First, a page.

Unknown knowns1 and the Gell-Mann Amnesia effect
When I read the news, I accept everything as it’s written as fact. I soak up geopolitics and stock analysis, questioning nothing until I encounter an article about Net Neutrality. And then I shake my head, because the article is egregiously wrong. The article will lack nuance or, worse, will completely mix up the motivations of the subjects involved.
But then, after being exposed for the consensus-driven drivel it is, I’ll turn the page and go right back to taking every sentence I read at face value.
Michael Crichton called this the Gell-Mann Amnesia. “Often, the article is so wrong it actually presents the story backward—reversing cause and effect. I call these the “wet streets cause rain” stories. Paper’s full of them. In any case, you read with exasperation or amusement the multiple errors in a story, and then turn the page to national or international affairs, and read as if the rest of the newspaper was somehow more accurate about Palestine than the baloney you just read.” 2
I think Crichton is right, but I don’t think it’s because we have short-term amnesia.
I think it’s because we don’t know what we know.
We all seem to have the tendency to think that whoever we’re talking to knows what we know. The reason we assume other people know what we know is because assuming the opposite - that other people don’t know what we know - is hard work.
For example, it’s hard for a computer scientist to describe a database to a kindergartner. It’s not that a database is a complicated concept, but instead it’s because we don’t know what a kindergartner’s reference point is. “Do they know what a garage is? How about a warehouse? Can I mention arrays?”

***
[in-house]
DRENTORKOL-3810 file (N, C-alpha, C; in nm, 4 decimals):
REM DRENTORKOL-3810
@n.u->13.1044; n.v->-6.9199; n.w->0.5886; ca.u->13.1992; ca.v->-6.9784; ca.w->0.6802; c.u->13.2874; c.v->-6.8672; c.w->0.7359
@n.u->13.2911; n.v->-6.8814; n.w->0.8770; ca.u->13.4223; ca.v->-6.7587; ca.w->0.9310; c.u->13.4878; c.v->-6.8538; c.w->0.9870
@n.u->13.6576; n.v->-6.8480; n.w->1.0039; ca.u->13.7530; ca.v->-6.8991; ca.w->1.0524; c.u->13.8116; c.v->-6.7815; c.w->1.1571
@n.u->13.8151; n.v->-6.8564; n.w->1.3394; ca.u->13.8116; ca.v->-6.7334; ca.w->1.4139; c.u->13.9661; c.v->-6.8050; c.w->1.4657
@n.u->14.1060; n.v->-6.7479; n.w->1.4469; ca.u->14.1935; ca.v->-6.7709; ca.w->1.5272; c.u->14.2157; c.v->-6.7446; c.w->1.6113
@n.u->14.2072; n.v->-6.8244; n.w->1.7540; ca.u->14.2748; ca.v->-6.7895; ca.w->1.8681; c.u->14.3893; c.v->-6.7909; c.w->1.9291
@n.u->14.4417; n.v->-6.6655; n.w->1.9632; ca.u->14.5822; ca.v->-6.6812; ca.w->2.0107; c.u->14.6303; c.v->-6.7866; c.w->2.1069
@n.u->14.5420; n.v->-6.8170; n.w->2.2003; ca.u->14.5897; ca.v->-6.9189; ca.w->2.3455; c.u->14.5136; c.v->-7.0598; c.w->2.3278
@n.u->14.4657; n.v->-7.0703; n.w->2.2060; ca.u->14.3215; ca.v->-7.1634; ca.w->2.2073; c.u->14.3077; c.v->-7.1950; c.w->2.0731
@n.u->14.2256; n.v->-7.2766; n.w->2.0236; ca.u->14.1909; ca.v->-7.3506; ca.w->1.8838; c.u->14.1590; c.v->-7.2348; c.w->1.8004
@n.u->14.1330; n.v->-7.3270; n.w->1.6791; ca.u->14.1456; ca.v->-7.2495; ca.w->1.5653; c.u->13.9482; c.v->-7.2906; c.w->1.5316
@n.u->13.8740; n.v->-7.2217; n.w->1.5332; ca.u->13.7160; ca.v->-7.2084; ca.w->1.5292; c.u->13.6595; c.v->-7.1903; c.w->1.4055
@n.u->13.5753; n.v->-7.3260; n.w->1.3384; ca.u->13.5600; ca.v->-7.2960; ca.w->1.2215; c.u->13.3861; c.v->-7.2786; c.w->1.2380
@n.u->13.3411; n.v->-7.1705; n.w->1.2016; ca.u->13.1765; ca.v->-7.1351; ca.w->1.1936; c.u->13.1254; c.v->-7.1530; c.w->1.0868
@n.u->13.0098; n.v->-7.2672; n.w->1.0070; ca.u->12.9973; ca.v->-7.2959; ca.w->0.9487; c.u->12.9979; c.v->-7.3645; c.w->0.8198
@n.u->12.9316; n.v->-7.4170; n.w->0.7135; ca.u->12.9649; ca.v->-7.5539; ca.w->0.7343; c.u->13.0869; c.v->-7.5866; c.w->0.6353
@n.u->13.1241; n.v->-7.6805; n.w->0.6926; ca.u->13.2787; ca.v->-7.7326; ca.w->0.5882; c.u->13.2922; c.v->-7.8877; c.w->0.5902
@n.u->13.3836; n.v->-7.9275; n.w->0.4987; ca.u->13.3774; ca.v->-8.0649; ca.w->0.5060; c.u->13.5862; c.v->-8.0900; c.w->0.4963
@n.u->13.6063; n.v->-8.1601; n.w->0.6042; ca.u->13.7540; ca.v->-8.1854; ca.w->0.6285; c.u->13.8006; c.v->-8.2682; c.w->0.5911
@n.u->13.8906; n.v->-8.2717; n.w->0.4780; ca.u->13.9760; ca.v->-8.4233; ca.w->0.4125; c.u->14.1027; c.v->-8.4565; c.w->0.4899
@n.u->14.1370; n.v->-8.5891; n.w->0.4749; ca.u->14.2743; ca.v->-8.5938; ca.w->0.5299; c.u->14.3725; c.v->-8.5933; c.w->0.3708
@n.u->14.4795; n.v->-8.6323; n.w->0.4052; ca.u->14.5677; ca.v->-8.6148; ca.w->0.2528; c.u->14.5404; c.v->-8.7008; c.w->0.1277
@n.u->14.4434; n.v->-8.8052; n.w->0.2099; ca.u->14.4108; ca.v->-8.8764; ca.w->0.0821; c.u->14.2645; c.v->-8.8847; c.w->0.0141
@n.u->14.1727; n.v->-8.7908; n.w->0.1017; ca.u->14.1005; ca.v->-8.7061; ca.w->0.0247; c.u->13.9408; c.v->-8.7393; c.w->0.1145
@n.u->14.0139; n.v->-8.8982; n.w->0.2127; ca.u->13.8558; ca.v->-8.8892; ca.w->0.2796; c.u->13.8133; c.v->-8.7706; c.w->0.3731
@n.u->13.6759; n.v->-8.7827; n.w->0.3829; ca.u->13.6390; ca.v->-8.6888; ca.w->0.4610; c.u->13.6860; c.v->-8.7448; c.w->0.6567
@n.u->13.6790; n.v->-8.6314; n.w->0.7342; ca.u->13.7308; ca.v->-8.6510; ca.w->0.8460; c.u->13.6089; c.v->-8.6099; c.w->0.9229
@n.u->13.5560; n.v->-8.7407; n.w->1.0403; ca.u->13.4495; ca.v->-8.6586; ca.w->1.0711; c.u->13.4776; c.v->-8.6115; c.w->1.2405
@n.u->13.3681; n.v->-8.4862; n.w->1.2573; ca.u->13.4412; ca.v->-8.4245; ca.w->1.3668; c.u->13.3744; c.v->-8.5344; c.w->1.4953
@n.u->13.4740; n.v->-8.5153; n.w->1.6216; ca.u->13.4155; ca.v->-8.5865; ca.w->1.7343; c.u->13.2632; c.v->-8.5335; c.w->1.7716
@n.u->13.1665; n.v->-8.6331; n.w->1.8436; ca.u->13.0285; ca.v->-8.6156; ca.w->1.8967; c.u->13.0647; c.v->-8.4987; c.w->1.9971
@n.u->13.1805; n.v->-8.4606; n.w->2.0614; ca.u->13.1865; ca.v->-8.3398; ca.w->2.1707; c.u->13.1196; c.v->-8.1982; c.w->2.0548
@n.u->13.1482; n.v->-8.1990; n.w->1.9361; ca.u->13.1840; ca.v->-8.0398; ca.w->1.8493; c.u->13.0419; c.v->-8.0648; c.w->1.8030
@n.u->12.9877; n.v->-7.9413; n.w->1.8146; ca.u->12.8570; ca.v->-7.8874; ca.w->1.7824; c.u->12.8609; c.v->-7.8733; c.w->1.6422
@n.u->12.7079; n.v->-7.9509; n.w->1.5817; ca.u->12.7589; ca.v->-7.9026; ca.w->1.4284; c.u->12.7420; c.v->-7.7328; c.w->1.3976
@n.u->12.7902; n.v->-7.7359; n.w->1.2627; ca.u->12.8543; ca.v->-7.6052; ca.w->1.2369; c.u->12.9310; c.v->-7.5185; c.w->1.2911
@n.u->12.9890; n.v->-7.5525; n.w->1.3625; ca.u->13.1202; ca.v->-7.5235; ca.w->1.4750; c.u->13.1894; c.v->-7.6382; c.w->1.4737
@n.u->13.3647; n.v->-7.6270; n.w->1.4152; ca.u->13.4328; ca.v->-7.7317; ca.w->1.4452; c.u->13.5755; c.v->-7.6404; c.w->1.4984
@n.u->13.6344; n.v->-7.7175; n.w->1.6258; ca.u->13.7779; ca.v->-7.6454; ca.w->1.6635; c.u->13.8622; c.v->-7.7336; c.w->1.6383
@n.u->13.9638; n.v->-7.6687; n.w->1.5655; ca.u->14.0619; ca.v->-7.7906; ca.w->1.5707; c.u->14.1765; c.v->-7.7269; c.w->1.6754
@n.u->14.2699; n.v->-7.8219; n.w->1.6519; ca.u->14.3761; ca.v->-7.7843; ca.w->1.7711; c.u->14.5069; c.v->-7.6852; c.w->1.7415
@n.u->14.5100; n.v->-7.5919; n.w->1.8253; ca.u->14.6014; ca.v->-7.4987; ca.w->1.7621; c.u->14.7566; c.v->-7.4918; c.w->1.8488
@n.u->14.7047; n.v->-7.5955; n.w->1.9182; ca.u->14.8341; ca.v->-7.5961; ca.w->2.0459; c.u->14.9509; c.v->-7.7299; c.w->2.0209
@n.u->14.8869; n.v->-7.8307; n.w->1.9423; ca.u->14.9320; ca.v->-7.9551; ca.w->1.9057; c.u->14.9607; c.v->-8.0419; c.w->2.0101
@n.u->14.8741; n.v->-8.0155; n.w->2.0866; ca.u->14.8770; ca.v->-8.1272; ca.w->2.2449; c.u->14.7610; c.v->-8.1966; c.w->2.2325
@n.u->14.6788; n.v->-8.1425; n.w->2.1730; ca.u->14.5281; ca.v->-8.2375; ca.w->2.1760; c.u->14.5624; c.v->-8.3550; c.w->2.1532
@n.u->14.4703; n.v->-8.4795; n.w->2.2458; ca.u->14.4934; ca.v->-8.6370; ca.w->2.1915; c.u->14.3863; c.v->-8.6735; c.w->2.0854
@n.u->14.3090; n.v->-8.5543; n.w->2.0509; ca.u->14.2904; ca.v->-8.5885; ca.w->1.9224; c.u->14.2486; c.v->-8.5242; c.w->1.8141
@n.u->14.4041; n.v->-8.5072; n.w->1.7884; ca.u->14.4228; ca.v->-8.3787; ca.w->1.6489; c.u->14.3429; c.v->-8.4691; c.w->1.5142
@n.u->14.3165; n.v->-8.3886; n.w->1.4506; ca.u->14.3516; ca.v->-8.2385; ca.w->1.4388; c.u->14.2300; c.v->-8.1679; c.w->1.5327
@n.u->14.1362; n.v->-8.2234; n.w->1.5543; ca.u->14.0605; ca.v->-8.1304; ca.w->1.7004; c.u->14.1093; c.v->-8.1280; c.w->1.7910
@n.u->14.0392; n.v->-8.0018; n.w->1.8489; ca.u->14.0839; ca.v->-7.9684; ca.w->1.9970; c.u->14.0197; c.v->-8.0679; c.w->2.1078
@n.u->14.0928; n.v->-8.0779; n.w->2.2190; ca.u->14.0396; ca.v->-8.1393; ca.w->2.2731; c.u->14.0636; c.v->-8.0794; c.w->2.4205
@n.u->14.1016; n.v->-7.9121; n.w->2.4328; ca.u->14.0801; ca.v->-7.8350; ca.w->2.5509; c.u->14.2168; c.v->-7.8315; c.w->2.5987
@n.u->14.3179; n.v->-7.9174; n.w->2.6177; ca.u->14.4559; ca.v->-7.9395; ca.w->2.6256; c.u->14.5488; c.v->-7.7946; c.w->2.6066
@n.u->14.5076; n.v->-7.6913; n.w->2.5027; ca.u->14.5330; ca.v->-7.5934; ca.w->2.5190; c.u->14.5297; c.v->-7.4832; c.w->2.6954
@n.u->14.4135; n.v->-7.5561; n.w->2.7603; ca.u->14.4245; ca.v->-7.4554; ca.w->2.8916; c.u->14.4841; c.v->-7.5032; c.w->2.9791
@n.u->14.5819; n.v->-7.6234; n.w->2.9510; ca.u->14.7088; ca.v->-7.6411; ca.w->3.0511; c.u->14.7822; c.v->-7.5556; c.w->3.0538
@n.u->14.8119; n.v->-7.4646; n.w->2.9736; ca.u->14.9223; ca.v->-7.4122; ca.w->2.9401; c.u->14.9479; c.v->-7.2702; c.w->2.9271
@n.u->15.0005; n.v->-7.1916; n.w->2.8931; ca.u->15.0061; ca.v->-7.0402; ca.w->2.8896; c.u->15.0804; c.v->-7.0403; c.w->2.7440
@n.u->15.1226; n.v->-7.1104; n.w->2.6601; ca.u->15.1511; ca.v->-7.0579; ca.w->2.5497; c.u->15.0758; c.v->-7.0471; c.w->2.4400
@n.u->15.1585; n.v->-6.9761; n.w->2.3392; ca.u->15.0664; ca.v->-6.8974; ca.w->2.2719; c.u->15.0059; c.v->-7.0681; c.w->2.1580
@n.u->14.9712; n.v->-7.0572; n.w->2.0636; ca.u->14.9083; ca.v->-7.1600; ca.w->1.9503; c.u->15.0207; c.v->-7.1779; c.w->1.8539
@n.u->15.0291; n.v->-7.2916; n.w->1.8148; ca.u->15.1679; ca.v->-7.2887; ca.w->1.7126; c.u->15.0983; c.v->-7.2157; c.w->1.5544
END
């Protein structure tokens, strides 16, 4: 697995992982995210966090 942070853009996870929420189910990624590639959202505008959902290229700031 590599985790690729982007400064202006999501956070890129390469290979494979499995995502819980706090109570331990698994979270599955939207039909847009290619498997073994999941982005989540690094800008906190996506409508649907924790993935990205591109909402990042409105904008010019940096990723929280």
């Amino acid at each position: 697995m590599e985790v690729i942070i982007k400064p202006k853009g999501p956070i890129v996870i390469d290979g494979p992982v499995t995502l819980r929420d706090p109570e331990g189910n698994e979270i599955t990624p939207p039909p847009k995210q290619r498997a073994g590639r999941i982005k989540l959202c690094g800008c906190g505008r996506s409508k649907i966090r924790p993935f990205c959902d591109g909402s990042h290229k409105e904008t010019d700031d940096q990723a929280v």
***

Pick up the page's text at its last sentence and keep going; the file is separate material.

With kindergartners, it’s obvious they don’t know everything we know. But for people our age, and certainly for people who are paid to write Big And Fancy Articles, we assume they know at least what we know. If we didn’t assume that other people share our knowledge, then communicating would be an order of magnitude more difficult. We’d spend our whole day trying to explain databases to kindergartners.
Pop culture has termed this phenomenon “You don’t know what you know.”
There are at least two negative consequences of ignoring our unknown knowns.
The first is that we share our ideas less. If I read something, and have an insight, my first reaction is usually, “Everybody else has already thought of that.” The reality is few people come to the same conclusions as any of us do. Yet I struggle to write posts or mention ideas because I assume everybody else has already considered them.
The second negative consequence is intellectual envy. I get envious of people when they post interesting insights. When somebody Tweets something thought-provoking, I am in awe of the concept. I begin to feel intellectually inferior because I assume that 1) the author knows everything that I know, and 2) they’ve added a new and original thought on top of everything I already know.
We are so quick to discredit ourselves. We are quick to forget what we know. And because we don’t know what we know, then we assume everybody knows everything we know.3
It’s a small subtlety, but it inhibits us.
“There are known knowns. There are known unknowns. There are unknown knowns. And there are unknown unknowns.” Donald Rumsfeld↩
“Briefly stated, the Gell-Mann Amnesia effect is as follows. You open the newspaper to an article on some subject you know well. In Murray’s case, physics. In mine, show business. You read the article and see the journalist has absolutely no understanding of either the facts or the issues. Often, the article is so wrong it actually presents the story backward—reversing cause and effect. I call these the “wet streets cause rain” stories. Paper’s full of them. In any case, you read with exasperation or amusement the multiple errors in a story, and then turn the page to national or international affairs, and read as if the rest of the newspaper was somehow more accurate about Palestine than the baloney you just read. You turn the page, and forget what you know.” -Michael Crichton↩
Even people on completely different ends of the intellectual spectrum forget this about each other. It would be helpful in these contexts to remember that we all have different life experiences. I learned something new about my brother’s childhood last week. I’m sure he assumed I knew that tidbit all along.↩